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Wells Fargo fires old dude. For a joke....that he did in 1963


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#16 pstall

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Posted 29 August 2012 - 08:43 PM

Also go back and read who brought up regulation. I simply said one could make the argument due to some regulation. Its a reach for Wells. Now as someone who works directly with fdic and wells and freddie mac and the govet I can assure you the govt is doing more harm than good.
But my point is mainly about the insanity of this guy losing his job. I was not going to make a political point. Save yourself some time and shame and avoid a debate with this one.

#17 CarolinaSock

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Posted 29 August 2012 - 09:26 PM

The article quotes Wells Fargo as blaming regulations for the firing. I simply pointed out they are full of it and using it as an excuse. I don't know enough about the overall regulations to argue about it, but in this case Wells Fargo is looking for sympathy by blaming a firing of an old man on something that doesn't even apply to his case. Why even suggest that it might be the fault of regulations when it's clearly not in this case?

#18 pstall

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Posted 29 August 2012 - 10:31 PM

Wells is hiding behind regulations to avoid age discrimination. Or any other type for that matter. But to give you a small idea of what we are facing. We just had a meeting last week about yet another rollout due to reg from the Feds. It's just 332 things. That's all. Not much.

#19 NanuqoftheNorth

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Posted 30 August 2012 - 12:15 AM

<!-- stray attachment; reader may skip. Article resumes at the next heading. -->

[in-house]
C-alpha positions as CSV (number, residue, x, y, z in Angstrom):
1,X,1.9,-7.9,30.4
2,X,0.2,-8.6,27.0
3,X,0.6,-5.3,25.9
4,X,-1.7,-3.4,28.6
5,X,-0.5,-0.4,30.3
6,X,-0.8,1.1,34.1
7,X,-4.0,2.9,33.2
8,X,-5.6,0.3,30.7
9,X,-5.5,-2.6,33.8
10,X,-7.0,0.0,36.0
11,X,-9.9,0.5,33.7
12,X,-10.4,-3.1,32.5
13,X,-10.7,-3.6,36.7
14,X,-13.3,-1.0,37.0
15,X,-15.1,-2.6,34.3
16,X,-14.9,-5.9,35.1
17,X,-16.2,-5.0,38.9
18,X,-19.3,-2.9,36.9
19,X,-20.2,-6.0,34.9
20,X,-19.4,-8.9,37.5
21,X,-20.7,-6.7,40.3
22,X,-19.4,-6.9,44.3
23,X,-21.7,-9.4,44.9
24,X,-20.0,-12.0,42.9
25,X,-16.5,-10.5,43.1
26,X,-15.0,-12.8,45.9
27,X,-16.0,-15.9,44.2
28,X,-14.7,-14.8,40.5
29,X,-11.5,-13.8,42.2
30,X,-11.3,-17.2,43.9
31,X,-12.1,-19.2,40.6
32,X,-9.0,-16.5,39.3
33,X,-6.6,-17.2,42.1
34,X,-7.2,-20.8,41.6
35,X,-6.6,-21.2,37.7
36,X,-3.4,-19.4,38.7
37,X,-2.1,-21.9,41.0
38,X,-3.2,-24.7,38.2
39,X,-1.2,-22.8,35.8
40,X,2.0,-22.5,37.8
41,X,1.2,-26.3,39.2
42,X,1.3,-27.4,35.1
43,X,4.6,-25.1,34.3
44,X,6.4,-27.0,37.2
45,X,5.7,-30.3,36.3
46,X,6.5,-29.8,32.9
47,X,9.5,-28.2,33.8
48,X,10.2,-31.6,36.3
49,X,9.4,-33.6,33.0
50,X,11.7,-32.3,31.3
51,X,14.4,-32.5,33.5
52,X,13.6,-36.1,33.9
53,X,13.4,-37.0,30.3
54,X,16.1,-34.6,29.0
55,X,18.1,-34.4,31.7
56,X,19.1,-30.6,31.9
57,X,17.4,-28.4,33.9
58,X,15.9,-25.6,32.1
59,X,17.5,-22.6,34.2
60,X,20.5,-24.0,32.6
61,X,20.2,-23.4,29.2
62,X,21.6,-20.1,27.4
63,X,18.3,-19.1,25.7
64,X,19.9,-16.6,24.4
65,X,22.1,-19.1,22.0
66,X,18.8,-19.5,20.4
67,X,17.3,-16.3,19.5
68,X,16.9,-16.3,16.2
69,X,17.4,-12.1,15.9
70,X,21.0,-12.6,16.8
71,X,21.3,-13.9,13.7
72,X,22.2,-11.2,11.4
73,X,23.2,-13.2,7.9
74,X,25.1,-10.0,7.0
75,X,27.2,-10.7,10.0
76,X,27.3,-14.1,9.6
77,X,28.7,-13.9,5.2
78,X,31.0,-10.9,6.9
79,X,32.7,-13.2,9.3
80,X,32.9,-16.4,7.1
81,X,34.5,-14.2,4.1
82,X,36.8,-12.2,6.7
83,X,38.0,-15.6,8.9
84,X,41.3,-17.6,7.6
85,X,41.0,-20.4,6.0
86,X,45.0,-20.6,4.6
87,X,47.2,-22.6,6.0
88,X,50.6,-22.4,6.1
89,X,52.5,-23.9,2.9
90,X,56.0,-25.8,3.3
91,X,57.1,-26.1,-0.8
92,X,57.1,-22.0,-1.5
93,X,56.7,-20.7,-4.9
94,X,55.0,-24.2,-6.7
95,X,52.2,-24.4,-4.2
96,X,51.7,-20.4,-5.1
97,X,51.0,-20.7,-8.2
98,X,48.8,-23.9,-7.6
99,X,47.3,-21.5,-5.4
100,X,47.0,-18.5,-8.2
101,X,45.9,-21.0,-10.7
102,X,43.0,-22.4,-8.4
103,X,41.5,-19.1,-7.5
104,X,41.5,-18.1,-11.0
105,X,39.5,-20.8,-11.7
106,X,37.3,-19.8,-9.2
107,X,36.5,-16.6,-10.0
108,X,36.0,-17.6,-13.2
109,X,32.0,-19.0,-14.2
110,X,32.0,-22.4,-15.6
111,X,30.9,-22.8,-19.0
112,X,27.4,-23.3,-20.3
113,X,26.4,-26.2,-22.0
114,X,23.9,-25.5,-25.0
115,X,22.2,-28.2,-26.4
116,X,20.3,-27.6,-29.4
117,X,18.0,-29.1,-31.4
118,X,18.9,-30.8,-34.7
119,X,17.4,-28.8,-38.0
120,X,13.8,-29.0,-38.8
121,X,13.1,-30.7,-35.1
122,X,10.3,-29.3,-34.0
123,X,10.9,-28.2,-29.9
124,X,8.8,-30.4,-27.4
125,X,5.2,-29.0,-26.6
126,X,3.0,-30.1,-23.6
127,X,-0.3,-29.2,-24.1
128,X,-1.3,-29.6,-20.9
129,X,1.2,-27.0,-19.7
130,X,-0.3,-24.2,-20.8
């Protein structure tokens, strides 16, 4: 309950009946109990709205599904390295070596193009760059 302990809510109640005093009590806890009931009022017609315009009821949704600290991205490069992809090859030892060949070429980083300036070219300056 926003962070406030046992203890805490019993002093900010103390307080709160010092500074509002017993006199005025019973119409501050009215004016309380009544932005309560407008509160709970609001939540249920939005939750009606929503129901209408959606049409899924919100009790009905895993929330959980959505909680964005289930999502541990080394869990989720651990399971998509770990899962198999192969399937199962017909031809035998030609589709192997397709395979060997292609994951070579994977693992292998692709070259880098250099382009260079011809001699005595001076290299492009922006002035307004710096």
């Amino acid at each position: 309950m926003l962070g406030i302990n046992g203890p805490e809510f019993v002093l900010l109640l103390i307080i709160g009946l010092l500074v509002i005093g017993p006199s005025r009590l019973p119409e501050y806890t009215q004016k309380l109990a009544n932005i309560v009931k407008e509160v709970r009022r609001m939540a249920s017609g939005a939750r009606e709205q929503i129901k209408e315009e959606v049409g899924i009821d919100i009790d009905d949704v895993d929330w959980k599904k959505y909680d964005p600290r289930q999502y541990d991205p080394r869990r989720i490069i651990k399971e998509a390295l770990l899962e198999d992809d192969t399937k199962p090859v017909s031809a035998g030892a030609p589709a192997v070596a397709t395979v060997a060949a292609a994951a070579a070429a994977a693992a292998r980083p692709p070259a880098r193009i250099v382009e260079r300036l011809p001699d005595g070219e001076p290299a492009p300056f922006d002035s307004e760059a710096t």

Wells is hiding behind regulations to avoid age discrimination. Or any other type for that matter. But to give you a small idea of what we are facing. We just had a meeting last week about yet another rollout due to reg from the Feds. It's just 332 things. That's all. Not much.


Be careful what you wish for...

The financial sector lobbied for decades to end the relatively simple depression era regulations on their businesses.

Within a decade of deregulation the financial sector had shyt-the-bed and brought the world economy to its knees.

So it is not surprising that the new regulations are considered suffocating in relation to the criminally negligent decade of deregulation that preceded it.

Sad thing is, all the new bureaucratic red tape will do little if anything to prevent the next collapse.

#20 Davidson Deac II

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Posted 30 August 2012 - 05:44 AM

The article quotes Wells Fargo as blaming regulations for the firing. I simply pointed out they are full of it and using it as an excuse. I don't know enough about the overall regulations to argue about it, but in this case Wells Fargo is looking for sympathy by blaming a firing of an old man on something that doesn't even apply to his case. Why even suggest that it might be the fault of regulations when it's clearly not in this case?


Sorry, but that is hogwash. They have people working there that are that old, or older. One employee isn't going to make that much of a difference to a company the size of Wells.

Now it may be that he was a bad employee, and the manager was looking for an excuse to get rid of him. Or it may be that the manager is an idiot. But to say this is some nefarious plan is incorrect.

#21 GOOGLE RON PAUL